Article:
Montreal — The Canadian Conference of Catholic Bishops has issued stricter rules for media who want to cover its annual plenary assembly to be held in Cornwall, Ontario, Sept. 24-28.
The CCCB now asks journalists to submit in advance the questions they intend to ask bishops and to commit to "not to approach bishops or CCCB staff for interviews at any time, including coffee breaks and meals," according the accreditation form sent to the media Sept. 11.
In the past, the CCCB's accreditation form asked which subjects journalists wanted to discuss with bishops. The instruction to approach people during meals and breaks did not apply to conference staff members.
The deliberations of the bishops are held behind closed doors. However, journalists can attend the first day and a half of the meeting. To participate, editors must complete the two-page accreditation form, which lists contact information for the journalist they send to cover the meeting. This form also specifies that all accredited journalists are required to comply with these rules.
Stephane Giroux, president of the Quebec Federation of Professional Journalists, called the CCCB media form "totally inadmissible." The federation is Canada's biggest association for journalists.
But Lisa Gall, communications coordinator for the CCCB, told Catholic News Service Sept. 18 the conference "periodically examines and updates its media regulations with the understanding by our media partners that the plenary assembly is not a public meeting."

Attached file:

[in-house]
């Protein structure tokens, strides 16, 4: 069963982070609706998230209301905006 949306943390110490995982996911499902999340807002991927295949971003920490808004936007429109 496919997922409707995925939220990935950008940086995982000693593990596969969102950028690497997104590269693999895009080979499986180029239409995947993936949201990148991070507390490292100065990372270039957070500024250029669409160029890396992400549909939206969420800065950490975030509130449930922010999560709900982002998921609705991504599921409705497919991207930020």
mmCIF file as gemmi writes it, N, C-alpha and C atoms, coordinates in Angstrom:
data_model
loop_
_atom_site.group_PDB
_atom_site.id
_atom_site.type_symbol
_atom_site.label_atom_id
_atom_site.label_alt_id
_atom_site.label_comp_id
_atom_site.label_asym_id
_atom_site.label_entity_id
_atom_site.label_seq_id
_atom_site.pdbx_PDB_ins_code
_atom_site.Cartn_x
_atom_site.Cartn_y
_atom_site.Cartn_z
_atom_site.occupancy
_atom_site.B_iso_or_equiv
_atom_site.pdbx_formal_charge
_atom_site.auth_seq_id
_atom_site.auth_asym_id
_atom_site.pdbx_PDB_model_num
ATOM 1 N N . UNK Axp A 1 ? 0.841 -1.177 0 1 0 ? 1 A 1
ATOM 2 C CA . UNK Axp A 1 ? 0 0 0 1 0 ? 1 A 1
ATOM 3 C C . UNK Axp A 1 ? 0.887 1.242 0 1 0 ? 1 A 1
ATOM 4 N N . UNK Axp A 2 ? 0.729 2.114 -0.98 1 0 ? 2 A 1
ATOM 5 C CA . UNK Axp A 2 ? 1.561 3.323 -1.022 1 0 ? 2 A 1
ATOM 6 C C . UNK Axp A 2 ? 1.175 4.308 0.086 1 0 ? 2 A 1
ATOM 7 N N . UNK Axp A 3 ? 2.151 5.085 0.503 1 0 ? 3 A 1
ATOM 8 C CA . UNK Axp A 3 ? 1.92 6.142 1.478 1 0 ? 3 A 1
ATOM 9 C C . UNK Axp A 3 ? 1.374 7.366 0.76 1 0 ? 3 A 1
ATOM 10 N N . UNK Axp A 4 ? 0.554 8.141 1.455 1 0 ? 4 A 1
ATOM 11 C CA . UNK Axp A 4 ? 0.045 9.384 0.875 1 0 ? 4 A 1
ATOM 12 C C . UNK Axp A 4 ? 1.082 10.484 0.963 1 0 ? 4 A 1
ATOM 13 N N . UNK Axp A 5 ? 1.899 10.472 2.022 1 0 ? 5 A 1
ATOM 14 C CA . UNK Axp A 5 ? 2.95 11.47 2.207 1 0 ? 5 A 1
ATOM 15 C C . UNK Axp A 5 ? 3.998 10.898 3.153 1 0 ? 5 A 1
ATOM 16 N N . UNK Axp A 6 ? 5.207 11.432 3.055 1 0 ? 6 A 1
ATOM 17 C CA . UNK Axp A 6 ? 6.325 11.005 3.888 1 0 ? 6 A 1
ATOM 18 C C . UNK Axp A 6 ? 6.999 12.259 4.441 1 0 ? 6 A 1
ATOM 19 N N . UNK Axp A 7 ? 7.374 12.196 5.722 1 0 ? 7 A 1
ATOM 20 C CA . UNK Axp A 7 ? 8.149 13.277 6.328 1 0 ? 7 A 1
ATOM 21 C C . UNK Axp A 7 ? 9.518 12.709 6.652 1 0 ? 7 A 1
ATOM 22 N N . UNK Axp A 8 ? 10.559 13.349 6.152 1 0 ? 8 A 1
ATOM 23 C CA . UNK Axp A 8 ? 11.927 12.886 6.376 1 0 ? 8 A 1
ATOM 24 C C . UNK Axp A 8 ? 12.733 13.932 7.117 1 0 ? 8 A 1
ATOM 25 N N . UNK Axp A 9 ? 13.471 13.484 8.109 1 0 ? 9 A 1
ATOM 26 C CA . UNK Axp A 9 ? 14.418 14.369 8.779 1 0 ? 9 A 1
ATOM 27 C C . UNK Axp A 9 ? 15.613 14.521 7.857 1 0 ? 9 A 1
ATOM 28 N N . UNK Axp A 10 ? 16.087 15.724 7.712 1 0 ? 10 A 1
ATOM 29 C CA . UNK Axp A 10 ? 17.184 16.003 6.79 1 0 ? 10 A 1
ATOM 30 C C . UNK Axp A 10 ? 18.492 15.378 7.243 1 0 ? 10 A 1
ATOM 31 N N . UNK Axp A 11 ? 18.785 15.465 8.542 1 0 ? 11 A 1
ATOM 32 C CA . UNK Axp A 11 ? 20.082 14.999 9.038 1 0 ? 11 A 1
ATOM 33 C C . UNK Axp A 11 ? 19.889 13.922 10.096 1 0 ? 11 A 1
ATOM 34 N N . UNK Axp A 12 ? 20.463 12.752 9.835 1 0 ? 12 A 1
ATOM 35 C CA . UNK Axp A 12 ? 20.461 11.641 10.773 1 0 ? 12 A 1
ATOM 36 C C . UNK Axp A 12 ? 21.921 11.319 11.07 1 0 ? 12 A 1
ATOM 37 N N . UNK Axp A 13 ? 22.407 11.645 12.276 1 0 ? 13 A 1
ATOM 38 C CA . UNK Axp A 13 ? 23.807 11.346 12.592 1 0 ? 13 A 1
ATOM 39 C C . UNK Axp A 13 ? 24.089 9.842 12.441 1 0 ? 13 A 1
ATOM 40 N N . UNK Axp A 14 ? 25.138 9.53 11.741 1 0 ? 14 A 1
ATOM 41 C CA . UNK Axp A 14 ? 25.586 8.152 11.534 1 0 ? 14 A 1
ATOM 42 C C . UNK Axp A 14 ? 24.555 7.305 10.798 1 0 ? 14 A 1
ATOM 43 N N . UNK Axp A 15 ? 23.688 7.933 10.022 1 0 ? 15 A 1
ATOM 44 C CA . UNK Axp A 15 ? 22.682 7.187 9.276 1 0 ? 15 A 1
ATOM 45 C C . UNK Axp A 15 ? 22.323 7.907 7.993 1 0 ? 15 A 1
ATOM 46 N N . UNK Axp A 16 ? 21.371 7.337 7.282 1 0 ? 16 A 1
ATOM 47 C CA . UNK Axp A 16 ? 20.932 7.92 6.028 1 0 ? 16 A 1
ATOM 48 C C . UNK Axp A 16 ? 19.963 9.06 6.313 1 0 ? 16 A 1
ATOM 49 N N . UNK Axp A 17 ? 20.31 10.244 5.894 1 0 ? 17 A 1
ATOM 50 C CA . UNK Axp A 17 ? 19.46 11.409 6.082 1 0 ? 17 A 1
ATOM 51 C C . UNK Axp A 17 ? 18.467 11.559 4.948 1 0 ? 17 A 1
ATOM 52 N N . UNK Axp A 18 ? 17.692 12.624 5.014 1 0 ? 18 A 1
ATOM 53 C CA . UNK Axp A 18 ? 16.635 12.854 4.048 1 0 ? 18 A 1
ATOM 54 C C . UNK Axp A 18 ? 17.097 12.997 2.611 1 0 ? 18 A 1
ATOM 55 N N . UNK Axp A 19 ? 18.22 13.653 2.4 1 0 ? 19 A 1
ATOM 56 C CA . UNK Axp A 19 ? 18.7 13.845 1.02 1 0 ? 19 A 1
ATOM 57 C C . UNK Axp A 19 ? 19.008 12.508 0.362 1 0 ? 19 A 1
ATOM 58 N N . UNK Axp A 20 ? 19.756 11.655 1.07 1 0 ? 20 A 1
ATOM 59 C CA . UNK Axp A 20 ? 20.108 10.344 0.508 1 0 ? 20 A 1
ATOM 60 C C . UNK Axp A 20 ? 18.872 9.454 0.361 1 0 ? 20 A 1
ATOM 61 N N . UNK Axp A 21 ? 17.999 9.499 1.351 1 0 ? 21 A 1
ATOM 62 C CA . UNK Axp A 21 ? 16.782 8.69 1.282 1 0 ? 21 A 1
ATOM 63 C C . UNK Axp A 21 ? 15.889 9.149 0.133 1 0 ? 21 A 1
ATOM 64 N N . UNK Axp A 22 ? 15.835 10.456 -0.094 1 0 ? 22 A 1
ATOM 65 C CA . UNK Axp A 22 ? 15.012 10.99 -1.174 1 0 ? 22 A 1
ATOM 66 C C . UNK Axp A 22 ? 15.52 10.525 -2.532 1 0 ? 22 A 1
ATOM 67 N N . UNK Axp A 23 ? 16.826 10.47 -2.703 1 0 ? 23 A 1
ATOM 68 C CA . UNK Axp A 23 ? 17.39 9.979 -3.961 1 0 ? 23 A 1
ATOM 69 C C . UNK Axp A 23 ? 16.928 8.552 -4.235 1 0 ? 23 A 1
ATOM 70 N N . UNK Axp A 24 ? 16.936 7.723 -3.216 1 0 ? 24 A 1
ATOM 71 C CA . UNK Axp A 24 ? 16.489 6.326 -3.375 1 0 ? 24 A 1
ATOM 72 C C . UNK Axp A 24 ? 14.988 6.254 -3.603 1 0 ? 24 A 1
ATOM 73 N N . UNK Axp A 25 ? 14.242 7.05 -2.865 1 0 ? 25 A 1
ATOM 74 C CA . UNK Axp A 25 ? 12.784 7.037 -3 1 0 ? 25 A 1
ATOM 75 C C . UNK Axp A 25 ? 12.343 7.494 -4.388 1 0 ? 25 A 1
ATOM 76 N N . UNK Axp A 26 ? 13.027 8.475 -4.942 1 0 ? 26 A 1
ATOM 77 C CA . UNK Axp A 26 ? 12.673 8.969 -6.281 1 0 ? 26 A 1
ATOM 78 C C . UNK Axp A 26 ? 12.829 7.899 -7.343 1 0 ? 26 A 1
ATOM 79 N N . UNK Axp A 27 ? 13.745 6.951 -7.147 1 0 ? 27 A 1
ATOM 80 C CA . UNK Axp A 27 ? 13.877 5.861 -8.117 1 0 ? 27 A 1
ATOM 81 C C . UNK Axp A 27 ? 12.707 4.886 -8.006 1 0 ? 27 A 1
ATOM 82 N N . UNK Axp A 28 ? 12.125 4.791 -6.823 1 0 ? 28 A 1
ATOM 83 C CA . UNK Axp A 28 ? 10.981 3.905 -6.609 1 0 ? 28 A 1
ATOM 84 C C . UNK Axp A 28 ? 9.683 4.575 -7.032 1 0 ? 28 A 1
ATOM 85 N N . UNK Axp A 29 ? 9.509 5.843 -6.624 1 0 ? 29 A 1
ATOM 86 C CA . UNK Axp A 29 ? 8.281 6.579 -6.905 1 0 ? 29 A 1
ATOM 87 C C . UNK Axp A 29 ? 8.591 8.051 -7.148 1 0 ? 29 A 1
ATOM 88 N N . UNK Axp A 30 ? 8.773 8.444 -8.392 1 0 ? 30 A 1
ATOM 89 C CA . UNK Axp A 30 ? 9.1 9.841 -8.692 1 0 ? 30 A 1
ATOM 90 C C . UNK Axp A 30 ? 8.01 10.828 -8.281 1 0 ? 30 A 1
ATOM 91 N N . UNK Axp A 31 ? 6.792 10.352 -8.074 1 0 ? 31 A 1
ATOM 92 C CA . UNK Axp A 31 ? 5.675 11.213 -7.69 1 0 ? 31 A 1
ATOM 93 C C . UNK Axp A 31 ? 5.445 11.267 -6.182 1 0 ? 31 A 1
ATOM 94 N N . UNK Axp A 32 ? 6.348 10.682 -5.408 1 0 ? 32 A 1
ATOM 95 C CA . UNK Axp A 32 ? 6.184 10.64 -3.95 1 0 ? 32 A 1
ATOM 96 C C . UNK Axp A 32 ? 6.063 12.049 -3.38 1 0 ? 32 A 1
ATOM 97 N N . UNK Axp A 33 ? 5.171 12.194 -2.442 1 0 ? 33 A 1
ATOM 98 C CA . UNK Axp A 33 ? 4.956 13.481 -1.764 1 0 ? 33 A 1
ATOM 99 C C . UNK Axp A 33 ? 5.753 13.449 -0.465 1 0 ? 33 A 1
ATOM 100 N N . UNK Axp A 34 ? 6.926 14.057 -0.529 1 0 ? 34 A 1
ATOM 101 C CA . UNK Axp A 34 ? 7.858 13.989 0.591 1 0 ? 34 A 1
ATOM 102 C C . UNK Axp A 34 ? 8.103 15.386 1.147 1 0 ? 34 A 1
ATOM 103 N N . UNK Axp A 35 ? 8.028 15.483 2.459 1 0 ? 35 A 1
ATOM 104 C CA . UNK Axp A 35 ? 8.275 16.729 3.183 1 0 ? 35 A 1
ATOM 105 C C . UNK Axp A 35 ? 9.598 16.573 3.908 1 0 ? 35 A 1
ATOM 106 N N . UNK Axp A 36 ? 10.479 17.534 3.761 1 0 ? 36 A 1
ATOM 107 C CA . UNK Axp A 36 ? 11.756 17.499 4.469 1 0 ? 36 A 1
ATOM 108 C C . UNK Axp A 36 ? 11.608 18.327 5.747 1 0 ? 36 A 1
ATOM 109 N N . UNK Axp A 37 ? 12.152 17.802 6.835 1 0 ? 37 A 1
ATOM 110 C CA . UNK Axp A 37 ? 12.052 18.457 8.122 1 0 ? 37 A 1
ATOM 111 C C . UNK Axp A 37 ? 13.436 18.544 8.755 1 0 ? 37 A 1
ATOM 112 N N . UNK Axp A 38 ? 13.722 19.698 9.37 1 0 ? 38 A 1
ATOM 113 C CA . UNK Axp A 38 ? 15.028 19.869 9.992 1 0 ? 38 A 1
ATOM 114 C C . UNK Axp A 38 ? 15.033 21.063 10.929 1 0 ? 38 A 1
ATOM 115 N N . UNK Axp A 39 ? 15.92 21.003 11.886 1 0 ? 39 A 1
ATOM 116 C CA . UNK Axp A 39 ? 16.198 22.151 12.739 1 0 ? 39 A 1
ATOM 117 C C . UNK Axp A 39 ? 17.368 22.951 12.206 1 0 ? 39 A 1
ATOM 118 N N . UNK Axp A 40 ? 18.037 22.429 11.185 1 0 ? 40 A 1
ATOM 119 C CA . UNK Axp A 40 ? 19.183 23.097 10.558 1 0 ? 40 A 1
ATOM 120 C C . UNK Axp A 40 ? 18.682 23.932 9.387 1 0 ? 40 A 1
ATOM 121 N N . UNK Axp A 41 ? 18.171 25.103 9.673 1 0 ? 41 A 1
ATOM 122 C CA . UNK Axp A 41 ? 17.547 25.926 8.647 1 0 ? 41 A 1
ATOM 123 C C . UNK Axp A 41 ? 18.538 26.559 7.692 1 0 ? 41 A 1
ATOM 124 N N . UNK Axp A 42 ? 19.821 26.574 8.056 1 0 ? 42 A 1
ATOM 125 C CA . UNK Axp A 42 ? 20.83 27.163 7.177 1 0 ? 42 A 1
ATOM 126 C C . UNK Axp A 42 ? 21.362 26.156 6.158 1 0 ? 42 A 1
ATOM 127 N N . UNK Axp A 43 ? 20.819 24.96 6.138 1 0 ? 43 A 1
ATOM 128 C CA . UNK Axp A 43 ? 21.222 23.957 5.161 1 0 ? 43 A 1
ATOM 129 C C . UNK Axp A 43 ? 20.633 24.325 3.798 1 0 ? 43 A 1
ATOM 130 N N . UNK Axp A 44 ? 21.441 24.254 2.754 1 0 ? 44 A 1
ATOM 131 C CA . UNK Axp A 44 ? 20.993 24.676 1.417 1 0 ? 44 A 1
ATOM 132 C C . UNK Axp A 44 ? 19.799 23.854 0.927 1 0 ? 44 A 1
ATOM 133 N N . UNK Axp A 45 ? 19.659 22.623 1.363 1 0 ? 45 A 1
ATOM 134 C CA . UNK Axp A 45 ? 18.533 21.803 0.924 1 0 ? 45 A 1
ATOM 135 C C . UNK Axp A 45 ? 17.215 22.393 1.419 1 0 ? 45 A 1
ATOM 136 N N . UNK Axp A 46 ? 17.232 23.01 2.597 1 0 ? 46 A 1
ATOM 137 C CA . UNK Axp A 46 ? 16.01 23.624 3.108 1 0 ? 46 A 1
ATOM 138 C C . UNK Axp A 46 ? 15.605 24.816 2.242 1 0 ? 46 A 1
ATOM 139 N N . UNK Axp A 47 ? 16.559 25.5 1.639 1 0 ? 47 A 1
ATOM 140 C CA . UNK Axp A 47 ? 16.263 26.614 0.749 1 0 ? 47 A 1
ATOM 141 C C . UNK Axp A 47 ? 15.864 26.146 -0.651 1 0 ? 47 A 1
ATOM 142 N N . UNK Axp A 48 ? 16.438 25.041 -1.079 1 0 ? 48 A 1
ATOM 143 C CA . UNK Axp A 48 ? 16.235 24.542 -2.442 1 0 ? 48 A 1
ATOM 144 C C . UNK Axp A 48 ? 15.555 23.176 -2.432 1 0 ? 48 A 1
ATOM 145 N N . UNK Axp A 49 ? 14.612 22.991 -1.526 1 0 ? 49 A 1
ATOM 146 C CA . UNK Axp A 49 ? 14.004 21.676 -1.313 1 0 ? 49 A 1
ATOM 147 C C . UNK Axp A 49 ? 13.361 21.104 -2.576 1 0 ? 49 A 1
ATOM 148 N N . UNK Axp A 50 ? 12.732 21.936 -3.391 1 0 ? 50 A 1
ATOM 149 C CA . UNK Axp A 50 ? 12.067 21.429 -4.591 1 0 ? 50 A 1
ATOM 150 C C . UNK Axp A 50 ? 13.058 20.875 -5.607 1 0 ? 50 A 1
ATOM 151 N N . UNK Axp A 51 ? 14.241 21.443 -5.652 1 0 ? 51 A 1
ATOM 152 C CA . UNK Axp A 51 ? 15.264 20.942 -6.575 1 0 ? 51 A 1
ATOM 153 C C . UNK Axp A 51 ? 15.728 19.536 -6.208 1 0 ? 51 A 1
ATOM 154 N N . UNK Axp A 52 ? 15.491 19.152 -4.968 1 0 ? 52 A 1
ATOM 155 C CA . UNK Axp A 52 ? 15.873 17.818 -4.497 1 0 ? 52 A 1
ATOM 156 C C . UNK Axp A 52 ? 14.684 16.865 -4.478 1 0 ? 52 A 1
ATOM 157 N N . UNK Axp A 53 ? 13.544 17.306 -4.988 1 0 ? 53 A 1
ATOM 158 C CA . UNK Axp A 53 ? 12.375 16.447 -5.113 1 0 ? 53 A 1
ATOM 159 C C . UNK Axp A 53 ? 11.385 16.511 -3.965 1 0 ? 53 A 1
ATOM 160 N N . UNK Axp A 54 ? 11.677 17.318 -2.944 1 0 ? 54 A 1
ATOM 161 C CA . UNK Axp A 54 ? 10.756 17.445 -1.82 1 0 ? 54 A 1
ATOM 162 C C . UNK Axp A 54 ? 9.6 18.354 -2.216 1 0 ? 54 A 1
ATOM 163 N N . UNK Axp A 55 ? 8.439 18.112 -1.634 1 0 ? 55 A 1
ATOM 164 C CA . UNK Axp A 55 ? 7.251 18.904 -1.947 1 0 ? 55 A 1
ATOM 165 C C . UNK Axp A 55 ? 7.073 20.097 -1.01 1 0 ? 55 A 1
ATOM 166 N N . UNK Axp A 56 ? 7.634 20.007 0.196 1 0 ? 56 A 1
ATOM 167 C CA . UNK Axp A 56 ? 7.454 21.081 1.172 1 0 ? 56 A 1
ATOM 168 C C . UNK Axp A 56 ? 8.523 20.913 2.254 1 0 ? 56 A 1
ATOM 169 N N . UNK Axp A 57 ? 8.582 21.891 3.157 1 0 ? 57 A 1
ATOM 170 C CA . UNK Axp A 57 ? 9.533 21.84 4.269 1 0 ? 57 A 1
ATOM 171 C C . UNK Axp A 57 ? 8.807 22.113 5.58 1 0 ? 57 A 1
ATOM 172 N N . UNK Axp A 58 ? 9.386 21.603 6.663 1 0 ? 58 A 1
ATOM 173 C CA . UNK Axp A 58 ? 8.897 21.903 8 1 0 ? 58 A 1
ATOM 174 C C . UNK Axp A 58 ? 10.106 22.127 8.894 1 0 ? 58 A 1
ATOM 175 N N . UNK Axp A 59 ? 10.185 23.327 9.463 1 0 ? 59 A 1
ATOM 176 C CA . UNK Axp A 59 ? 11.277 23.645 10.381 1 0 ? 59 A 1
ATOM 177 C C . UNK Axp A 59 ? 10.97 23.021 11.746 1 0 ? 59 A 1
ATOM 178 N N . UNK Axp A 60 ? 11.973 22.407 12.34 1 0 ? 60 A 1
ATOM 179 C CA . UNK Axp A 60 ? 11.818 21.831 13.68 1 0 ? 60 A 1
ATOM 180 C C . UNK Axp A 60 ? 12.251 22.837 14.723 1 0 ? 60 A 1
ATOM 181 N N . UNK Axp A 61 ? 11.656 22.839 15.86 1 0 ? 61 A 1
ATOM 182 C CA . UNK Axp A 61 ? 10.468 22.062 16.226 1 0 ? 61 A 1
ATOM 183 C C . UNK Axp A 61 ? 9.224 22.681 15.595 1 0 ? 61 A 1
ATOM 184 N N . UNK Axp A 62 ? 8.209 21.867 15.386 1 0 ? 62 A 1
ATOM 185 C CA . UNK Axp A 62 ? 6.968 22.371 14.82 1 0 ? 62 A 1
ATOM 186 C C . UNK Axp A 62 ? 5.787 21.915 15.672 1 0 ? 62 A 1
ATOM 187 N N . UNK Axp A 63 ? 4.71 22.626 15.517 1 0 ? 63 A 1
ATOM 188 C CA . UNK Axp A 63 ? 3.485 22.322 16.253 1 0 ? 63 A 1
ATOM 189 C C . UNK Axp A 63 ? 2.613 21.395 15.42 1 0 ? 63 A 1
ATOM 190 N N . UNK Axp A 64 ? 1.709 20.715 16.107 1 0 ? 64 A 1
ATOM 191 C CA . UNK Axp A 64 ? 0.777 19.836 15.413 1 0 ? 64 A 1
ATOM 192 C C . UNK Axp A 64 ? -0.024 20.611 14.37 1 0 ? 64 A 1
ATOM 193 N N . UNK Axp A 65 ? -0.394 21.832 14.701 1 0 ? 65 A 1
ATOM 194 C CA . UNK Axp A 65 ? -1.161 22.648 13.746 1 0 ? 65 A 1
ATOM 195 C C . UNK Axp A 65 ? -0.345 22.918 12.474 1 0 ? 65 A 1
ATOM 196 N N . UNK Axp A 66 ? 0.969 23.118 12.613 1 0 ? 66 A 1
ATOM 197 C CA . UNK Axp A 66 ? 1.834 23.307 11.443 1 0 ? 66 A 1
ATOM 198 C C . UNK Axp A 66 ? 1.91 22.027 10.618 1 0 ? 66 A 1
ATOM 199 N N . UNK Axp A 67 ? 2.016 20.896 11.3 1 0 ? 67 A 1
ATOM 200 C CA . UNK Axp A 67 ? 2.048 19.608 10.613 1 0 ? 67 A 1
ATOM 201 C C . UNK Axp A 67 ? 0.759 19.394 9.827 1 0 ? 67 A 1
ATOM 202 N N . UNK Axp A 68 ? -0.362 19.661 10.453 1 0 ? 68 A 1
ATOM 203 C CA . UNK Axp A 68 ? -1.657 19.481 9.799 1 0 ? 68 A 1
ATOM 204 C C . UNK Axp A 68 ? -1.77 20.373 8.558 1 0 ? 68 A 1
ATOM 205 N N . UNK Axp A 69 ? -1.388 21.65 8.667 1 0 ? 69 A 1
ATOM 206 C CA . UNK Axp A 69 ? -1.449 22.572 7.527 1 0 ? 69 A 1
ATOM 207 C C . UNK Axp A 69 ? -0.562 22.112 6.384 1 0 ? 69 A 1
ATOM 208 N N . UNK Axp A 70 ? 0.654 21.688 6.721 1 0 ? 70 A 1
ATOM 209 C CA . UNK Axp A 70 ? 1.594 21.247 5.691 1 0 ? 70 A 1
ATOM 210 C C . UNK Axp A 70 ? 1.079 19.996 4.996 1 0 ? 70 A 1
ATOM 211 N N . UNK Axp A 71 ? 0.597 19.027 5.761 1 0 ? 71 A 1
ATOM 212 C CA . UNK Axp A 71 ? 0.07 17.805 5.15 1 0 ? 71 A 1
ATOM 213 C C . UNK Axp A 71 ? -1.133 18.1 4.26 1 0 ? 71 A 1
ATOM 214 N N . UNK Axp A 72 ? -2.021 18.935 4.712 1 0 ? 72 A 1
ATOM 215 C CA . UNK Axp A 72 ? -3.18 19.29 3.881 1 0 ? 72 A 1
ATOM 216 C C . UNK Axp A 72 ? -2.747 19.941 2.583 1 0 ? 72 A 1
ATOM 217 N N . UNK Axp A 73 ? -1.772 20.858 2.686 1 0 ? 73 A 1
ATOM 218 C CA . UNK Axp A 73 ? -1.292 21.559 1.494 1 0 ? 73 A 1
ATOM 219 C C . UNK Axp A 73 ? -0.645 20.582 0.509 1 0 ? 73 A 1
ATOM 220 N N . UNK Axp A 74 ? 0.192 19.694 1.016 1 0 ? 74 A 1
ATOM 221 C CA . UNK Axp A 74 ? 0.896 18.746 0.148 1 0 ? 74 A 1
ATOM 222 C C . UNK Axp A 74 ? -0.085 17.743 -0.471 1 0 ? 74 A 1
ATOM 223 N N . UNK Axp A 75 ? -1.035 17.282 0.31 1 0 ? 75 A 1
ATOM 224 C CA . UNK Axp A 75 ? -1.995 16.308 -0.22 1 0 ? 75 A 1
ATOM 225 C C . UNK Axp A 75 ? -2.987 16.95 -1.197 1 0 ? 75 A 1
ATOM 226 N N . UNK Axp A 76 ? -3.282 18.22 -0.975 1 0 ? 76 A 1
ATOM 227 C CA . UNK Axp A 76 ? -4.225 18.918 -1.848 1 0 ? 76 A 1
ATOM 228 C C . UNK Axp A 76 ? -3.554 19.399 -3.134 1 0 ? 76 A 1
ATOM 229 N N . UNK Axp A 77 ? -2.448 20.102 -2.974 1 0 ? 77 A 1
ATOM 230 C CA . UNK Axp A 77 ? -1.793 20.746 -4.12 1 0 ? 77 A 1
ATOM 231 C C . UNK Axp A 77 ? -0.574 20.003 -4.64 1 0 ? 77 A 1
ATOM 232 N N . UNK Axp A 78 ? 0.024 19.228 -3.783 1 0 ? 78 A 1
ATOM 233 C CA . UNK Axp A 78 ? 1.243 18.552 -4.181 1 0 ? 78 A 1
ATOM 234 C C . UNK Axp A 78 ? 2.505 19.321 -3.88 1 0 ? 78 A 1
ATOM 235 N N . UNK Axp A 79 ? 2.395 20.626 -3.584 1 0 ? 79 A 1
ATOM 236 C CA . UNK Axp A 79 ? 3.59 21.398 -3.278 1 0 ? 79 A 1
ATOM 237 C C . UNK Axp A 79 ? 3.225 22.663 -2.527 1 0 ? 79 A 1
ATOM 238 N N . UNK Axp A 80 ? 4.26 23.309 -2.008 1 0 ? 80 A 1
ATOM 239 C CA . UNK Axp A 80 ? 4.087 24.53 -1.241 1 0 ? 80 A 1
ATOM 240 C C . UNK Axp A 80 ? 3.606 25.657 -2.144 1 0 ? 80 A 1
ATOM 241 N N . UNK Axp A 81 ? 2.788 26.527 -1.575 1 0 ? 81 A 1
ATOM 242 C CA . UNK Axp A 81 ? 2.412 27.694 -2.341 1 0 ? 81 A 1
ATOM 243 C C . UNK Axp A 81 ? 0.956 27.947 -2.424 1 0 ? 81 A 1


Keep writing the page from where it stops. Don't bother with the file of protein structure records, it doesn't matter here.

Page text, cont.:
She said instructions not to approach staff "were added on the basis of recent experience and in view of our conference's longstanding principle that its principal spokesperson is the president or bishops whom he and the executive committee may delegate to speak officially on behalf of the CCCB. It is also an important clarification that CCCB staff attending the plenary assembly are present to support the successful conduct of the meeting of the bishops and therefore are not in a position to respond to the media."
"The CCCB appreciates the importance that media plays in the life of the church and society in general," she said. "In this light, and to enhance the positive relationship, we find that a clear understanding of mutual expectations is beneficial to all parties involved."
Ninety bishops are expected for the meeting, where Cardinal Bechara Rai, patriarch of Maronite Catholics, will deliver a speech on the challenges Maronites face in Canada and other countries. Canadian bishops are also expected to talk about their upcoming new document to prevent the abuse of those most vulnerable and the reconciliation efforts with First Nations, among other things.
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